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73 active trials for Lung Neoplasms

Trial of EP0057, a Nanoparticle Camptothecin With Olaparib in People With Relapsed/Refractory Small Cell Lung Cancer

Background: EP0057 consists of a sugar molecule cyclodextrin linked to a chemotherapy drug called camptothecin. The combined molecule or "nanoparticle drug conjugate" travels through the blood. Once inside cancer cells, the chemotherapy drug is released from the molecule. Olaparib is a drug that may stop cancer cells from repairing the DNA damage caused by chemotherapy. Researchers want to see how safe it is to give EP0057 and olaparib together and to see how well the combination treats a specific type of lung cancer called small cell lung cancer (SCLC). Objectives: To test the safety and maximum dose of EP0057 and olaparib together. To test how well they treat small cell lung cancer. Eligibility: Adults 18 and older with small cell lung cancer. Design: Participants will be screened with standard cancer care tests. Participants will get the 2 study drugs in 28-day cycles. EP0057 will be given every 2 weeks, through a small plastic tube in an arm vein. Olaparib will be taken by mouth twice a day most days. Participants will keep a pill diary. For Cycle 1, participants will have 3 visits. All other cycles will have 2 visits. At study visits, participants may have: Blood and hair samples taken History and Physical exam Questions about health and side effects Pregnancy test Optional tumor biopsy where a piece of tumor is removed by needle after numbing the skin. CT scan Injection of EP0057 (twice per cycle) Olaparib prescription <TAB> Participants will have a follow-up visit 4 weeks after finish taking the drugs. They will have a physical exam and blood tests. They may have a tumor biopsy. The study team will call the patient every 3 months for follow up after completing the study treatment. ...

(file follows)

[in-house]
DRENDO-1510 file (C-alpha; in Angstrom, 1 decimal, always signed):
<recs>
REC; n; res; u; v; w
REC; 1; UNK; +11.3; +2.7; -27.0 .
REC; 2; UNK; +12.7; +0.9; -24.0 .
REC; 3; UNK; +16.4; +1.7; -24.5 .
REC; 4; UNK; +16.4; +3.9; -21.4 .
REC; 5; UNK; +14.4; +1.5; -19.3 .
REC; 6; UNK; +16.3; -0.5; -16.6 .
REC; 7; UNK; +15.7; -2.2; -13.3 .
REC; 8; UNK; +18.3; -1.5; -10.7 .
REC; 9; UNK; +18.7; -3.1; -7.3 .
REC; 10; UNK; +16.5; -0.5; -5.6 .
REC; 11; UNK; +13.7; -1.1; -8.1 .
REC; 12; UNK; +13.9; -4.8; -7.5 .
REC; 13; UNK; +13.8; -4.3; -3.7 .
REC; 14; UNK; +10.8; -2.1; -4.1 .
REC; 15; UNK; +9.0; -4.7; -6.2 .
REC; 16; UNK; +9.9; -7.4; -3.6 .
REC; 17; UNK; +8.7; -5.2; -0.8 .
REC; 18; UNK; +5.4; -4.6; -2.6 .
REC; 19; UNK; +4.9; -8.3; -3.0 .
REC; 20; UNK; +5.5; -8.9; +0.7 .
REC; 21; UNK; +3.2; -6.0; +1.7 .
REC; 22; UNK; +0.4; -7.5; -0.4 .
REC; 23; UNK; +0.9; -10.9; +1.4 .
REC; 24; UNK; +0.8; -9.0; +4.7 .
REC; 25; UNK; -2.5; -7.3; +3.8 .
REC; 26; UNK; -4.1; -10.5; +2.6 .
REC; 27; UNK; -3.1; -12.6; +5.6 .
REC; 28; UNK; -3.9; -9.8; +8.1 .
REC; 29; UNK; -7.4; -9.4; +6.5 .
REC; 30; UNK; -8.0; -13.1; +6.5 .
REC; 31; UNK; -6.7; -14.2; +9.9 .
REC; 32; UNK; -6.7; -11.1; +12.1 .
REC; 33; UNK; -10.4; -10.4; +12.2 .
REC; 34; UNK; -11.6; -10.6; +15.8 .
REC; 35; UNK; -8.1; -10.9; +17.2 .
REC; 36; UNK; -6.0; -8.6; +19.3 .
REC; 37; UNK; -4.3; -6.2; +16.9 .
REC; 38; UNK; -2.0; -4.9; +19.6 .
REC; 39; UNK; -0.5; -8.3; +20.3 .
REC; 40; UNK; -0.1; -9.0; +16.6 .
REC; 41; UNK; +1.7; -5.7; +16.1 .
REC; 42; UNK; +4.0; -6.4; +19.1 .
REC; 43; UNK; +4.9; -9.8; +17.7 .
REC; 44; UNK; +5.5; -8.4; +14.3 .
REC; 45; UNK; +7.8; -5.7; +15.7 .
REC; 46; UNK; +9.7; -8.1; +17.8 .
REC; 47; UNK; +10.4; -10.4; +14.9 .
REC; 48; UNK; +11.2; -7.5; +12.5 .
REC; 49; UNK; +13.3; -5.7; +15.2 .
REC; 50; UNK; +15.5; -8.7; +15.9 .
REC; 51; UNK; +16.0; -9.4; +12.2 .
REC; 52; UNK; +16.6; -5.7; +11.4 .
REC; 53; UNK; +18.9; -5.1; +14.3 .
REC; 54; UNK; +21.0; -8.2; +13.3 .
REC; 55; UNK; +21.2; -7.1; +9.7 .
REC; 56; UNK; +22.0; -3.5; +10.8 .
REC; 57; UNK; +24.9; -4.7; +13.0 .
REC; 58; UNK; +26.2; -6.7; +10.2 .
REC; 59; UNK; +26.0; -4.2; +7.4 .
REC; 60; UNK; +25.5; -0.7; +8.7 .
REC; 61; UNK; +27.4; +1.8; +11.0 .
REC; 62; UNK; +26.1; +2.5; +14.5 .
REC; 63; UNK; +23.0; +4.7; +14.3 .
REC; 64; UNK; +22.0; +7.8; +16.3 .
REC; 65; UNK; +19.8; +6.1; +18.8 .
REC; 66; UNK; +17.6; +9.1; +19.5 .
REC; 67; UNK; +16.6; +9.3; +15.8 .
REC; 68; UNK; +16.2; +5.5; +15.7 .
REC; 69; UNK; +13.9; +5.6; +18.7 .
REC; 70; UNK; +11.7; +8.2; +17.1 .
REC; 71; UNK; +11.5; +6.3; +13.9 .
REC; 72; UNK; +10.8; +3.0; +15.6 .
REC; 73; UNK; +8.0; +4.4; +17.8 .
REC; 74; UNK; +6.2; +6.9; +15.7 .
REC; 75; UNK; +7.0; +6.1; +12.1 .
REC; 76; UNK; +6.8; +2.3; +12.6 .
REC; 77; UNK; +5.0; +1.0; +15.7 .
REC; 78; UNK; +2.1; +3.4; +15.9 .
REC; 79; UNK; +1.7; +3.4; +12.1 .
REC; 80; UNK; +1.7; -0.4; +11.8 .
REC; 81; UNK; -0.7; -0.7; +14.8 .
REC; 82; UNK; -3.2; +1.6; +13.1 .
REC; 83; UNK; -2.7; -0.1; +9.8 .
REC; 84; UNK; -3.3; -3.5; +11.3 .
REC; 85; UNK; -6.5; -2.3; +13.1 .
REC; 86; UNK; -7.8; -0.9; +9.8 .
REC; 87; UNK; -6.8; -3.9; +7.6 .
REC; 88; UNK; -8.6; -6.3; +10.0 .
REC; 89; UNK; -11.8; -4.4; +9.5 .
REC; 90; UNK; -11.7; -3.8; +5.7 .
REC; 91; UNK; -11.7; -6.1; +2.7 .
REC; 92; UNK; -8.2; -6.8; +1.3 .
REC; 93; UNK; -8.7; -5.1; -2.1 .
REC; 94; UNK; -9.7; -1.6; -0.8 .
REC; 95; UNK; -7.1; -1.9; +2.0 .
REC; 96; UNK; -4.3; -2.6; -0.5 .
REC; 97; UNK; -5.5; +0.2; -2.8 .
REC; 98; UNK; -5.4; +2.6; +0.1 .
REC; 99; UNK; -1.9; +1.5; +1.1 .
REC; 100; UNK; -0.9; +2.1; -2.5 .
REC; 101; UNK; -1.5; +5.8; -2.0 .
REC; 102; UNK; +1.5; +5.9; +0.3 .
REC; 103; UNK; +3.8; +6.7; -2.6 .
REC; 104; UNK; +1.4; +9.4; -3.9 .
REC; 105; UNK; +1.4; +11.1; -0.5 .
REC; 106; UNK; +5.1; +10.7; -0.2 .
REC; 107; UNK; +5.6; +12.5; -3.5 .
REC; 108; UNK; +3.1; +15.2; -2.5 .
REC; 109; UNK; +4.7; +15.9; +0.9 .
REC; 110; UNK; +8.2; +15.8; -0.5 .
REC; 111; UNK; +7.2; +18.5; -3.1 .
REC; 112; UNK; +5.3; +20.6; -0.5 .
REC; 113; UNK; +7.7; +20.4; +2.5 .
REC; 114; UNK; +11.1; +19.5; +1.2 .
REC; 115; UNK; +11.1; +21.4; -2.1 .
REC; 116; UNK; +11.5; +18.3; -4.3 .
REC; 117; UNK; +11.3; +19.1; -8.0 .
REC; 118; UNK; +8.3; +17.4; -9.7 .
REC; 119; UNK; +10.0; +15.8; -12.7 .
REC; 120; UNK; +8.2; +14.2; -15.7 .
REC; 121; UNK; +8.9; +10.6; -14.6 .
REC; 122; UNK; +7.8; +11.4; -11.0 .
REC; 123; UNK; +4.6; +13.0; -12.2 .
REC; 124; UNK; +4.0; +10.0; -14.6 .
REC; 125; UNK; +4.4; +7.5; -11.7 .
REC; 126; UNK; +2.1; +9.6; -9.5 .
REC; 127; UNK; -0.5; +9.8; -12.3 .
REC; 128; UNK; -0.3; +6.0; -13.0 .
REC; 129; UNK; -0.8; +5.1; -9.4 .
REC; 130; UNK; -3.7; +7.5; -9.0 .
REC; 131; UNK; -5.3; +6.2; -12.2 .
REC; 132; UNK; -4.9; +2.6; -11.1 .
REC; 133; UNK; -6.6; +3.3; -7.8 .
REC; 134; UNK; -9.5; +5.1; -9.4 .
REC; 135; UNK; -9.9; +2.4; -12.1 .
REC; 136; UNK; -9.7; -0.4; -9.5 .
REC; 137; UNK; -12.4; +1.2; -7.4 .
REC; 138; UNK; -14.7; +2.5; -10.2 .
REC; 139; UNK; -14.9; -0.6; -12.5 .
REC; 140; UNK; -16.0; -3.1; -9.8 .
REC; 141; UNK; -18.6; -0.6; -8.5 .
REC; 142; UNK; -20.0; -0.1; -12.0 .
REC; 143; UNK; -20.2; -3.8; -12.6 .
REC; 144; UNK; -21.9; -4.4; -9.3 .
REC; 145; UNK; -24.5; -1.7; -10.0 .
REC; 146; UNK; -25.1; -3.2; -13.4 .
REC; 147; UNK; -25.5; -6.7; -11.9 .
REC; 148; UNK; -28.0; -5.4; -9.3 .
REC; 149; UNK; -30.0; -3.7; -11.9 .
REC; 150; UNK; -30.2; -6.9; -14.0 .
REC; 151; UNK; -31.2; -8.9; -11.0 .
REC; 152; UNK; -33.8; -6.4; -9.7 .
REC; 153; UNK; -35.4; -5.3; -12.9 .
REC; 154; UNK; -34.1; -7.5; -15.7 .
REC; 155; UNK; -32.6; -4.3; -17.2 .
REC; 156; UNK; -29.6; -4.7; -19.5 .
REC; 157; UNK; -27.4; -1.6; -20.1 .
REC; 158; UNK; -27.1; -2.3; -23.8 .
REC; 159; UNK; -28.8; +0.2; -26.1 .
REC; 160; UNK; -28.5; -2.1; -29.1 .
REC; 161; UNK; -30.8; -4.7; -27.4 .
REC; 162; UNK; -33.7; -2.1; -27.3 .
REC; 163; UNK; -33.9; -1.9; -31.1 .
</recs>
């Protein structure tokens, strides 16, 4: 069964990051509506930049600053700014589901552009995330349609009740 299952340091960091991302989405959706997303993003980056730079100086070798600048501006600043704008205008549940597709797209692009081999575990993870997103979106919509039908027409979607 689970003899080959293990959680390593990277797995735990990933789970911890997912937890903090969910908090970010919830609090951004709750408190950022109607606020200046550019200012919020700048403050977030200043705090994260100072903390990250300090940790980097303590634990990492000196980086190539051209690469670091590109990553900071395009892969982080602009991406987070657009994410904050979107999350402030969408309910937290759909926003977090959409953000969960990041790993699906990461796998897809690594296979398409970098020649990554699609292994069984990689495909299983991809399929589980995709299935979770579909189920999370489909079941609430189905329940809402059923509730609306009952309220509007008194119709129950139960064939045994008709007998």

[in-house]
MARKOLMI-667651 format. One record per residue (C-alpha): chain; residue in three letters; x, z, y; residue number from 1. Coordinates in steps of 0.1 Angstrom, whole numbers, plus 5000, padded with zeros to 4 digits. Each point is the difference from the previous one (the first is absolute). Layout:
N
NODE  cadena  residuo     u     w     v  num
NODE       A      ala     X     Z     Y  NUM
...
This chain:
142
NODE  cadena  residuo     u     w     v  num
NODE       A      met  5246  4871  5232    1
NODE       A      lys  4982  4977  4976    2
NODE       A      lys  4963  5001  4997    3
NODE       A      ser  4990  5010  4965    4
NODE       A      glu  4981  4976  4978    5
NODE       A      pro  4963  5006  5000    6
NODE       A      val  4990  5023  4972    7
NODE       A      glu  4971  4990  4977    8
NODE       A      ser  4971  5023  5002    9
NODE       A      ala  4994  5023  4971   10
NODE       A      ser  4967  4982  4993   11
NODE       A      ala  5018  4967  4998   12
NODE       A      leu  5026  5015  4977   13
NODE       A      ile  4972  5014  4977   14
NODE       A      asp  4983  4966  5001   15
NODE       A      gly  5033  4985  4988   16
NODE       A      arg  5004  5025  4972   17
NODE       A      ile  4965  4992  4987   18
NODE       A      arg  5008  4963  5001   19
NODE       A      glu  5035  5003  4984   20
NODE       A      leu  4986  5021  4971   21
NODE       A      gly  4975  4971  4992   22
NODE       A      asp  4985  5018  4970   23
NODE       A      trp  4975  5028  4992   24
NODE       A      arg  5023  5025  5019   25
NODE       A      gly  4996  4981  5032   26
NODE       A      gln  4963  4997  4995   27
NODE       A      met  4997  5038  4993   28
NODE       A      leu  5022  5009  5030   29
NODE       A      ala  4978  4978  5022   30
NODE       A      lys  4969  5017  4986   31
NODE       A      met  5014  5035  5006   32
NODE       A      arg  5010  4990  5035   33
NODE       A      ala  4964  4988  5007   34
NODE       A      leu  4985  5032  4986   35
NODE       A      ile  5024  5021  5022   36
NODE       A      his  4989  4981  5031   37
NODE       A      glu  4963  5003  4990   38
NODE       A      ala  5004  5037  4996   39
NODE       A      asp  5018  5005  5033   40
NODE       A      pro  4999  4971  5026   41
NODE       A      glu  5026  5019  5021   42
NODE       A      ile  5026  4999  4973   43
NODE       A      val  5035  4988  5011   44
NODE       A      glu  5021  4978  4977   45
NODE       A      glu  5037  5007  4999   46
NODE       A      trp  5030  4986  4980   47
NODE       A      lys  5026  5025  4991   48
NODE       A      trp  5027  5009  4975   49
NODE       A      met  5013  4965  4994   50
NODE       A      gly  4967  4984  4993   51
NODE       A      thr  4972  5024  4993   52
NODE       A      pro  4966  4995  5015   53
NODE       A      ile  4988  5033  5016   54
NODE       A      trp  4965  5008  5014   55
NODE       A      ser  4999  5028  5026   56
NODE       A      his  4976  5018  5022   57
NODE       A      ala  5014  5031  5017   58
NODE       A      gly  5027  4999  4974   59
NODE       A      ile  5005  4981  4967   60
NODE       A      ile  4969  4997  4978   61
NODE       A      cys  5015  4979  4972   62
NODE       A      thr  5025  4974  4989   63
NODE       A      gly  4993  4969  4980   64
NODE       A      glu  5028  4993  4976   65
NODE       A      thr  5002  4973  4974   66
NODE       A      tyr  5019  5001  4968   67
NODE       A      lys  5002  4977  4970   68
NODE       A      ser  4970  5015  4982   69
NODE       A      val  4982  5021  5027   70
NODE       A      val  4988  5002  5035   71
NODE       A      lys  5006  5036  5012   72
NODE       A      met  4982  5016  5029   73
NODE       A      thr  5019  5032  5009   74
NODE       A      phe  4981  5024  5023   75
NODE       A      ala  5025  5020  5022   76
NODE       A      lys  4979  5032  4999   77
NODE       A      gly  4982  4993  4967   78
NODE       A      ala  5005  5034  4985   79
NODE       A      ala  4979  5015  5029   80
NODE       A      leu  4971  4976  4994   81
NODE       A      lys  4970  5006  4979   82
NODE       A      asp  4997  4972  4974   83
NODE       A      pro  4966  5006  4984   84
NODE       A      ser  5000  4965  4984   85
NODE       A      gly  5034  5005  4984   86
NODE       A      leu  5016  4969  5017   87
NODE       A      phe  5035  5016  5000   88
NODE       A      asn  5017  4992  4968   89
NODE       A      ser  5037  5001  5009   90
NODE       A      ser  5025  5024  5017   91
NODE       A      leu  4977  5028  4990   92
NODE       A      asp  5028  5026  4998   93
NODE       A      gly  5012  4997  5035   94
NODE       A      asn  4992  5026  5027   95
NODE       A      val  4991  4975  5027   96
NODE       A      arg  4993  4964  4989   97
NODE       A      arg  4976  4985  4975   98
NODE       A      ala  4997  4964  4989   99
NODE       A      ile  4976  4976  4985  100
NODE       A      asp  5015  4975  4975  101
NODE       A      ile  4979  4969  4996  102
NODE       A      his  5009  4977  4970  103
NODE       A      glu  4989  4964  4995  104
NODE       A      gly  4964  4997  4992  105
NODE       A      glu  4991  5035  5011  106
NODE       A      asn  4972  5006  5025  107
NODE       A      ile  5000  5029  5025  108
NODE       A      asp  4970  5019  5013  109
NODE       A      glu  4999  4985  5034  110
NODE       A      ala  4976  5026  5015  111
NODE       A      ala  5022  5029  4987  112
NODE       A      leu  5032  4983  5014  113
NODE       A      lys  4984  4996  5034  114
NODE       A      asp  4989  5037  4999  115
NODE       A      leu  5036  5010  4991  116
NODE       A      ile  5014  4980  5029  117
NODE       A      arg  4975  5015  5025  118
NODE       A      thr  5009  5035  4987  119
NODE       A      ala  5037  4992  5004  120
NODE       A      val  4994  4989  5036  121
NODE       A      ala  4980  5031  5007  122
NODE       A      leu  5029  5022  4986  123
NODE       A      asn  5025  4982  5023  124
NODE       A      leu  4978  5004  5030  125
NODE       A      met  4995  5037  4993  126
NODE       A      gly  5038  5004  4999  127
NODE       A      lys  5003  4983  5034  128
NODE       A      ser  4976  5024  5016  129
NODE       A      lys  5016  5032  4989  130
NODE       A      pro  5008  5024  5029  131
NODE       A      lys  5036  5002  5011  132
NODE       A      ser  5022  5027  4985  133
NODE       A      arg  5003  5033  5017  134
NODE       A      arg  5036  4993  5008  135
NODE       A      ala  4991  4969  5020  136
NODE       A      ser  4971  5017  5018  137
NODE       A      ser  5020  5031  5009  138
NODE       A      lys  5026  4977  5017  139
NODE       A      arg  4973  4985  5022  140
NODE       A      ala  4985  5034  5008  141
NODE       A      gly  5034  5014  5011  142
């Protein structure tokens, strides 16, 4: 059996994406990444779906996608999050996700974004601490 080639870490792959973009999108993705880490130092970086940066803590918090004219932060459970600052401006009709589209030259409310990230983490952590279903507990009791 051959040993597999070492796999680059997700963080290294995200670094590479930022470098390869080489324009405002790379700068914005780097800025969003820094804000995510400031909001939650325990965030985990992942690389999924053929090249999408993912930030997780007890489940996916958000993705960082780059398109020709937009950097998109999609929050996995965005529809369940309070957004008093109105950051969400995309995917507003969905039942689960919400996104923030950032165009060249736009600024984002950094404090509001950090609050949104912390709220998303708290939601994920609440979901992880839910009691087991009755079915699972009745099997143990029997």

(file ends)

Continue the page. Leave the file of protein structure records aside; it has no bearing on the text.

Bethesda, MarylandStart: May 2016
Project to Improve Communication About Serious Illness--Hospital Study: Comparative Effectiveness Trial (Trial 2)

The objective of this protocol is to test the effectiveness of a Jumpstart intervention on patient-centered outcomes for patients with chronic illness by ensuring that they receive care that is concordant with their goals over time, and across settings and providers. This study is particularly interested in understanding the effect of the intervention to improve quality of palliative care for patients with Alzheimer's disease and related dementias (ADRD) but will also include other common chronic, life-limiting illnesses. The specific aims are: 1) To evaluate the effectiveness of a survey-based patient/clinician Jumpstart guide compared to an EHR-based clinician Jumpstart guide for improving quality of care; the primary outcome is documentation of a goals-of-care discussion during the hospitalization. Secondary outcomes include: intensity of care (ICU use, ICU and hospital length of stay, costs of care during the hospitalization, and 30-day hospital readmission); patient- and surrogate/family-reported outcomes assessed by survey at 1 and 3 months after randomization including occurrence and quality of goals-of-care communication in the hospital, goal concordant care, psychological symptoms, quality of life, and palliative care needs. 2) To conduct a mixed-methods evaluation of the implementation of the intervention, guided by the RE-AIM framework for implementation science, incorporating quantitative evaluation of the intervention's reach and adoption, as well as qualitative analyses of interviews with participants, to explore barriers and facilitators to future implementation and dissemination.

Seattle, WashingtonStart: July 2021